Senate must resist Government’s attempt to rush through legislation to establish Robo-Employment Services and cut income support

23 June 2021

ACOSS is calling on the Senate to reject the Government’s attempt to rush through major changes to social security law, which could lead to another Robodebt-style disaster for people on Jobseeker payments.

As well as extending automation in the income support system, the Bill would delay payments for people in need of income support and weaken important protections for parents, people with disability and others on unemployment payments. It is anticipated that the Social security (Streamlined participation requirements) Bill will be before the Senate later this week.

ACOSS Acting CEO Edwina MacDonald said:

“We urge the Senate to stand up against this dangerous push to rush through sweeping changes in income support, which fails to heed the important lessons that should have well and truly been learnt from the Robodebt disaster. Before it sets up a whole new system of online employment services, the government must guarantee protections in social security law against automation and exploitation.

“The bill could force people who are unemployed to negotiate Job Plans with a computer before they have access to their first social security payment. It would also reinforce the automated suspension of JobSeeker payments for people who have trouble meeting all of their online requirements, leaving people a dead phone battery away from missing their next payment – and in some cases becoming homeless.

“While online employment services can work well for some, others face huge challenges in meeting online requirements, such as being unable to afford or access internet or to navigate online systems.

“Concerningly, the bill weakens workplace protections, like health and safety standards, for people participating in employment programs. The well-known problems with underpayment and work safety in Work for the Dole could be repeated.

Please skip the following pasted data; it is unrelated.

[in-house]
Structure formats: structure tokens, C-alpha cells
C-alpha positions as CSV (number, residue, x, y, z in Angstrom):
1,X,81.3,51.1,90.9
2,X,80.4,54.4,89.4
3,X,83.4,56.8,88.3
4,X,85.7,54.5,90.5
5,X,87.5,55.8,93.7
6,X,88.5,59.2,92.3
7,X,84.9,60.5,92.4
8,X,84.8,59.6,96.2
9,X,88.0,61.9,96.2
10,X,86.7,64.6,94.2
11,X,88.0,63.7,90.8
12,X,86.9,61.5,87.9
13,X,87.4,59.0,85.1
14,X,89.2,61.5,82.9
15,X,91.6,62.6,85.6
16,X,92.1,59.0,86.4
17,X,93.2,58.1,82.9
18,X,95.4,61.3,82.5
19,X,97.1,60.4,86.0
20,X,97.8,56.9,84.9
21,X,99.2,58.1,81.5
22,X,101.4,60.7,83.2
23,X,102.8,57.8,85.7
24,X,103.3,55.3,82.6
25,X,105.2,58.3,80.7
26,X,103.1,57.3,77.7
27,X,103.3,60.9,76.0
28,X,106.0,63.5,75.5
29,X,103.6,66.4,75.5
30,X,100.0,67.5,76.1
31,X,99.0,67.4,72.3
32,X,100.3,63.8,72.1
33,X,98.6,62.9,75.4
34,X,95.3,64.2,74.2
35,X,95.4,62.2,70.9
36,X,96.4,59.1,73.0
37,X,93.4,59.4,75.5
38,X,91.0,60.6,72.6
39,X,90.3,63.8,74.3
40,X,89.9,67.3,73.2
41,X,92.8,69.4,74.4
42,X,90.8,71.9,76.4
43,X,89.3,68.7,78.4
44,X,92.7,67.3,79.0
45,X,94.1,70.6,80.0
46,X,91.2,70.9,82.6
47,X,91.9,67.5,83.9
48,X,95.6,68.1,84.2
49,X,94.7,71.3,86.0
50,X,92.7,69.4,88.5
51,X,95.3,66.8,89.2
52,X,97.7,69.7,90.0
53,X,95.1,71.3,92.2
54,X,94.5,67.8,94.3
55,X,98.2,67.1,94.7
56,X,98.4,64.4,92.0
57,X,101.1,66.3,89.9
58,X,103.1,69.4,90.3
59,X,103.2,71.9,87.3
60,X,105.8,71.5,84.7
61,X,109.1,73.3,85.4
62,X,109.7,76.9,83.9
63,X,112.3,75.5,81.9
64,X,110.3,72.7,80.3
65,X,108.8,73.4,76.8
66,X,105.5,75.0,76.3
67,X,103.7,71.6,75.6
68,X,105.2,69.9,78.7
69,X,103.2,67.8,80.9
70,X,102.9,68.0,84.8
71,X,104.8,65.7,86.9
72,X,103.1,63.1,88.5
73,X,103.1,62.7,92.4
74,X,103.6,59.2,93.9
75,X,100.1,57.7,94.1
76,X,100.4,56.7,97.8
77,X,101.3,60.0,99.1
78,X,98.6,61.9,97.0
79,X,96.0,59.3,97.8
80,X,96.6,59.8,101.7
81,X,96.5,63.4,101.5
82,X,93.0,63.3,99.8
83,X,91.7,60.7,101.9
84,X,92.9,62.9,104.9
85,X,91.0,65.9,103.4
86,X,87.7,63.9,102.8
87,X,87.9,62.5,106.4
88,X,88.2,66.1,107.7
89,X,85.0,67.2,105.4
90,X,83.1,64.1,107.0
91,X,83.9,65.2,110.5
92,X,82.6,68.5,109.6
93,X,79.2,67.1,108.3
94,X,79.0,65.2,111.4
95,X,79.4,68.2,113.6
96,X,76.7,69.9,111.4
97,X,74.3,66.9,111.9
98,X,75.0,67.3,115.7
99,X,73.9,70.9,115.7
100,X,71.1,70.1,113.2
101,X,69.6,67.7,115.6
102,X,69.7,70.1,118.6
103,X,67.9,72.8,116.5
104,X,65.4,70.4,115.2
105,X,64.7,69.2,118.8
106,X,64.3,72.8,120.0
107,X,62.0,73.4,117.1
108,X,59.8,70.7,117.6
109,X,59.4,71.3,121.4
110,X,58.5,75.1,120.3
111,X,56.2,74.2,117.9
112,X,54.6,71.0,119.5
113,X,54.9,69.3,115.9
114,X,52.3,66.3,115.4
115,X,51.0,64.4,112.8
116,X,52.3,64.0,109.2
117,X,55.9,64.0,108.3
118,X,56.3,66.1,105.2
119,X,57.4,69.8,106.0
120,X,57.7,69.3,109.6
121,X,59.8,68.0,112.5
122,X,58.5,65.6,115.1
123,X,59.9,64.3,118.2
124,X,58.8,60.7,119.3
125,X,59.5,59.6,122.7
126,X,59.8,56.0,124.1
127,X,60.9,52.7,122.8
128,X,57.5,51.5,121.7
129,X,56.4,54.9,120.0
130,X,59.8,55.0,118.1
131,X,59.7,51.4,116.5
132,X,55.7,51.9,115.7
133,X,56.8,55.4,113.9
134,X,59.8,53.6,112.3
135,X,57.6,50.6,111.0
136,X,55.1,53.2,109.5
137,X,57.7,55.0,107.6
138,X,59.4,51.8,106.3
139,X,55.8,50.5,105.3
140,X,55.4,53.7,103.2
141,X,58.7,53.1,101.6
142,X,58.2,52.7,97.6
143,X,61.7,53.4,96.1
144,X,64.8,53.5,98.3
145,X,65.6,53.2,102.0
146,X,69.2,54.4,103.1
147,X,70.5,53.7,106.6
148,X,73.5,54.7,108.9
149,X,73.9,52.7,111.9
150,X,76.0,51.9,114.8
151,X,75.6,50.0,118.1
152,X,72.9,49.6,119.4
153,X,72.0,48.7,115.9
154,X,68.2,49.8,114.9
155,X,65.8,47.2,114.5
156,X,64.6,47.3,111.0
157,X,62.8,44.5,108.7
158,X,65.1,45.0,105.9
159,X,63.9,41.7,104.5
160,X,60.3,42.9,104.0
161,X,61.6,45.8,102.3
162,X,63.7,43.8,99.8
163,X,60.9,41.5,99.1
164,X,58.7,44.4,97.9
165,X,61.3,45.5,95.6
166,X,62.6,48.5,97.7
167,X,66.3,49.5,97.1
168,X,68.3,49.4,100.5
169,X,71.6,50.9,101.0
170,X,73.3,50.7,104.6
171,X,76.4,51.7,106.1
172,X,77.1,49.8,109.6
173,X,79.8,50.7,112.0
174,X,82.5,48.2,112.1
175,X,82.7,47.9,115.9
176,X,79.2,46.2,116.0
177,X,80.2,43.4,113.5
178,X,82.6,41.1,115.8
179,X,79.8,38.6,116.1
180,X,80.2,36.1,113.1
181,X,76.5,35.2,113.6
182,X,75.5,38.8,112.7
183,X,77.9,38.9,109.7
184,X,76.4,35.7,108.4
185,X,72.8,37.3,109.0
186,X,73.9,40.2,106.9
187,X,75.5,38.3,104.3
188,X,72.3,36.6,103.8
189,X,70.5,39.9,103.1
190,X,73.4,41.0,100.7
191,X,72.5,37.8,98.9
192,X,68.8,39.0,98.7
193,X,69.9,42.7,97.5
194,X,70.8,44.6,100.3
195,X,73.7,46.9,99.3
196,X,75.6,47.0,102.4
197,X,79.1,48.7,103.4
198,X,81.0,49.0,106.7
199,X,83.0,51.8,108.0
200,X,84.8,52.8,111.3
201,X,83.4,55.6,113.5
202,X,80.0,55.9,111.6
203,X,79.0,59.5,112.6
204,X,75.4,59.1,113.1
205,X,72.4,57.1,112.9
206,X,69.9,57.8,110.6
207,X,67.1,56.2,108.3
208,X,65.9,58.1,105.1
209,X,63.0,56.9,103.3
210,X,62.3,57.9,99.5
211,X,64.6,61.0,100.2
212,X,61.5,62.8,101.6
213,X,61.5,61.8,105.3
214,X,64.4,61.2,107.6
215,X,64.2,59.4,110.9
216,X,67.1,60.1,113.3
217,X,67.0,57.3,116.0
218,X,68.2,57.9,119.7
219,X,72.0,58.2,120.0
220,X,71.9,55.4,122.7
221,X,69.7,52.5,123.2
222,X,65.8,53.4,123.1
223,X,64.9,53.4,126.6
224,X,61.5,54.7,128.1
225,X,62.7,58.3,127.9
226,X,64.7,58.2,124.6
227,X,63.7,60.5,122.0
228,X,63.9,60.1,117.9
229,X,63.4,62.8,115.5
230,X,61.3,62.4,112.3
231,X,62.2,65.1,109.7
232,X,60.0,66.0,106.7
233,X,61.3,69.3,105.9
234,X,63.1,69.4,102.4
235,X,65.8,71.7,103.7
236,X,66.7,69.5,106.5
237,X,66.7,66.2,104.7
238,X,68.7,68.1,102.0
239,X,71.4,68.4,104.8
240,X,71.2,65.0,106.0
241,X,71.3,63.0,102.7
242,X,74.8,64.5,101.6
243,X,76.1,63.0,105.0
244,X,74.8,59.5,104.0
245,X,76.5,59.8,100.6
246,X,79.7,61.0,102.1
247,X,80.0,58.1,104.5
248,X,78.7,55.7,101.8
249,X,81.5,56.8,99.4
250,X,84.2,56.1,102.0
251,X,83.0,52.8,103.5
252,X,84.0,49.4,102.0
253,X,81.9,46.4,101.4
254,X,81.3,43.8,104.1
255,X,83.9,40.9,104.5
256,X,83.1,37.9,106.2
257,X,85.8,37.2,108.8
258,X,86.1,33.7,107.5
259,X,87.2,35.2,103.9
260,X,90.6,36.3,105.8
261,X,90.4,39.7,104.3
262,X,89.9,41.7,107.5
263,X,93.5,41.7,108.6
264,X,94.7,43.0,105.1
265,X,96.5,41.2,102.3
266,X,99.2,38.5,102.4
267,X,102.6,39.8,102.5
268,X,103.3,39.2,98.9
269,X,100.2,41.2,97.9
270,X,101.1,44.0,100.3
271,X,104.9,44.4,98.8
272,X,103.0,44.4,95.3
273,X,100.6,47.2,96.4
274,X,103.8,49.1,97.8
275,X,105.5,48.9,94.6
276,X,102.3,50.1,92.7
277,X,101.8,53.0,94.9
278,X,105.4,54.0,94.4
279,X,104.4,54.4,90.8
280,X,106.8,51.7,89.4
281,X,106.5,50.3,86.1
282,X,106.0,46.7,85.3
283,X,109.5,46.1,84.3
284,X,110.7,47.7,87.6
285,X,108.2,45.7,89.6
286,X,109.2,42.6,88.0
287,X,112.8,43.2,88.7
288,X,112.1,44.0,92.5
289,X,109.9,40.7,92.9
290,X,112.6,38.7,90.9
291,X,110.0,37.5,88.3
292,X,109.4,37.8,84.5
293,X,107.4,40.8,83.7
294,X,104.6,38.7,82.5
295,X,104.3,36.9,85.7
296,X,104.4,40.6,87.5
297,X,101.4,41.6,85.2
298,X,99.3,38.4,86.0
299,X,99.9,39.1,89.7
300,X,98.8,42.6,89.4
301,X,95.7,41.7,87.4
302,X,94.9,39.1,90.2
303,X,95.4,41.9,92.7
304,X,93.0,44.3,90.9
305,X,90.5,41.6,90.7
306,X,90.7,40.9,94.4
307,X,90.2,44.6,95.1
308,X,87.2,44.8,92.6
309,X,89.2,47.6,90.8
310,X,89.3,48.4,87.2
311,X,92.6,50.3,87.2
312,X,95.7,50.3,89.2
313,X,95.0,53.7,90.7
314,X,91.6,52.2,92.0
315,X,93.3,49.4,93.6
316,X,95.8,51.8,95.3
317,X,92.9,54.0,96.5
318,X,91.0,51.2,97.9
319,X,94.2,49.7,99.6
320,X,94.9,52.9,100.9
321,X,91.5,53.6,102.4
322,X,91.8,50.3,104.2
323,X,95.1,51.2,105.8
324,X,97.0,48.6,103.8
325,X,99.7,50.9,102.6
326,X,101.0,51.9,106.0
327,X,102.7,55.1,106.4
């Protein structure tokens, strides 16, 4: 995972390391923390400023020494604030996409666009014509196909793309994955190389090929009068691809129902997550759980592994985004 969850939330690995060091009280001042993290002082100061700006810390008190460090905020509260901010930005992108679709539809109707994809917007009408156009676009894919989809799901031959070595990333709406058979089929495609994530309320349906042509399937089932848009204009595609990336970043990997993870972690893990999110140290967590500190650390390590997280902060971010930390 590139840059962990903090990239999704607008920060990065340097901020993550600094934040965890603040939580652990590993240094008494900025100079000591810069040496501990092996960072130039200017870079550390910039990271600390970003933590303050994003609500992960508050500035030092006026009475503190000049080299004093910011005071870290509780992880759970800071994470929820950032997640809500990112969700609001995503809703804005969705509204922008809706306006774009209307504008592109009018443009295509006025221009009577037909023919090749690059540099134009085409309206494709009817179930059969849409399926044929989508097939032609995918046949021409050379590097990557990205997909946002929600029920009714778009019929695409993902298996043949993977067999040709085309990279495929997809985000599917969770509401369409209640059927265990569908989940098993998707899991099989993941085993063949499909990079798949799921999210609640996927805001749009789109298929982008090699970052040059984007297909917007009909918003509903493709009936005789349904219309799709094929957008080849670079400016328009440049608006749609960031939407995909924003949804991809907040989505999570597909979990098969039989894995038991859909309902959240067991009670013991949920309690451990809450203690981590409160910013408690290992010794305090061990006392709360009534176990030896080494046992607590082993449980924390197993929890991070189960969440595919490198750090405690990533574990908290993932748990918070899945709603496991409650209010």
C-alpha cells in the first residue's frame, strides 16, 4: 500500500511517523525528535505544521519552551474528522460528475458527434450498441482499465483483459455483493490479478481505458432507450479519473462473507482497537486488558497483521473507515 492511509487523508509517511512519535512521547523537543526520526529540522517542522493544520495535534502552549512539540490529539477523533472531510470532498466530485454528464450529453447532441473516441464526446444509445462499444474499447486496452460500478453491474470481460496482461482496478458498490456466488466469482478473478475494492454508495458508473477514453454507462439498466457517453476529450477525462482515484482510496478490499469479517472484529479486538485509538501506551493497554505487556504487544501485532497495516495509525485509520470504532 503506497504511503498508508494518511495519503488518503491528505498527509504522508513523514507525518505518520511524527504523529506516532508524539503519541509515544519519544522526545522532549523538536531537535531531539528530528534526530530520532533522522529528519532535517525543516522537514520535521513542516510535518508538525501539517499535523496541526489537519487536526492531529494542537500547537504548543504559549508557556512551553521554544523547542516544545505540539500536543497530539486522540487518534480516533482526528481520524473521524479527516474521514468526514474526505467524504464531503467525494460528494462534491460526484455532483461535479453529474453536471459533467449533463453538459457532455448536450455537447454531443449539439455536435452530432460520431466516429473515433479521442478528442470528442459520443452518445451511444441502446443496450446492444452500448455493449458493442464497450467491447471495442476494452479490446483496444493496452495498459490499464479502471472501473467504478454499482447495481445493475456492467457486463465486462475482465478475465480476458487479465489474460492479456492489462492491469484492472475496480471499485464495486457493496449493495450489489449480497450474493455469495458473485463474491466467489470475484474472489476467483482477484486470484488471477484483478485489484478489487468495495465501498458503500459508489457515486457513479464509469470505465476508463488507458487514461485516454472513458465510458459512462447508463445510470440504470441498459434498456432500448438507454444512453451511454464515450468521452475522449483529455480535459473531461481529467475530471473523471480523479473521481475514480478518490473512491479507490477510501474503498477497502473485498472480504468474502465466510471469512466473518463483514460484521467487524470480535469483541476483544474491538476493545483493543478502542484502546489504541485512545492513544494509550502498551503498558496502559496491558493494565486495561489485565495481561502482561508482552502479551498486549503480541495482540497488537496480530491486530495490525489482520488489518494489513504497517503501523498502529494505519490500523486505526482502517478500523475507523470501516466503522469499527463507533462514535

“On top of this, it also weakens protections for single parents and people with disability against excessive work and requirements. This is deeply troubling and fails to come to grips with the real challenges people face searching for employment when they have a disability or are caring for children on their own.

“What’s more, the bill effectively cuts income support from people who already have very little. It requires people in online employment services to enter into a Job Plan before receiving their first income support payment. This would result in average income losses of $300-$500 for 144,000 people (over $1,000 for 10,000 people). People would be pressured to hastily negotiate a Job Plan with a computer, contrary to the advice of the Governments Expert Advisory Panel on Employment Services, which argued for more choice and agency for people in negotiating Job Plans.

“The Senate must block this dangerous Bill that would have a real and serious consequences for so many who are already struggling. We call on the Government to work with us and organisations representing people directly affected to strengthen protections for people on income support in advance of major reform of employment services commencing in July next year.”

ACOSS’ four major concerns about the Bill:

1. Complex law changes affecting the lives of over a million people are being rushed through the Parliament in less than four weeks. There is no urgency to pass this Bill.

2. The Bill cuts income support by delaying people’s first payments, forcing them to quickly accept Job Plans (activity requirements) under duress. This is against the advice of the Government’s own Expert Advisory Panel on Employment Services

3. It underpins a new system of online employment services without proper legal protections for privacy, people who lack reliable access to the internet, and the use of online systems to automatically suspend payments.

4. It weakens other important protections for people including:

Workplace protections (pay and health & safety) for people in employment programs;
Protections against excessive requirements for parents and people with disabilities (e.g. to accept a full-time rather than part-time job).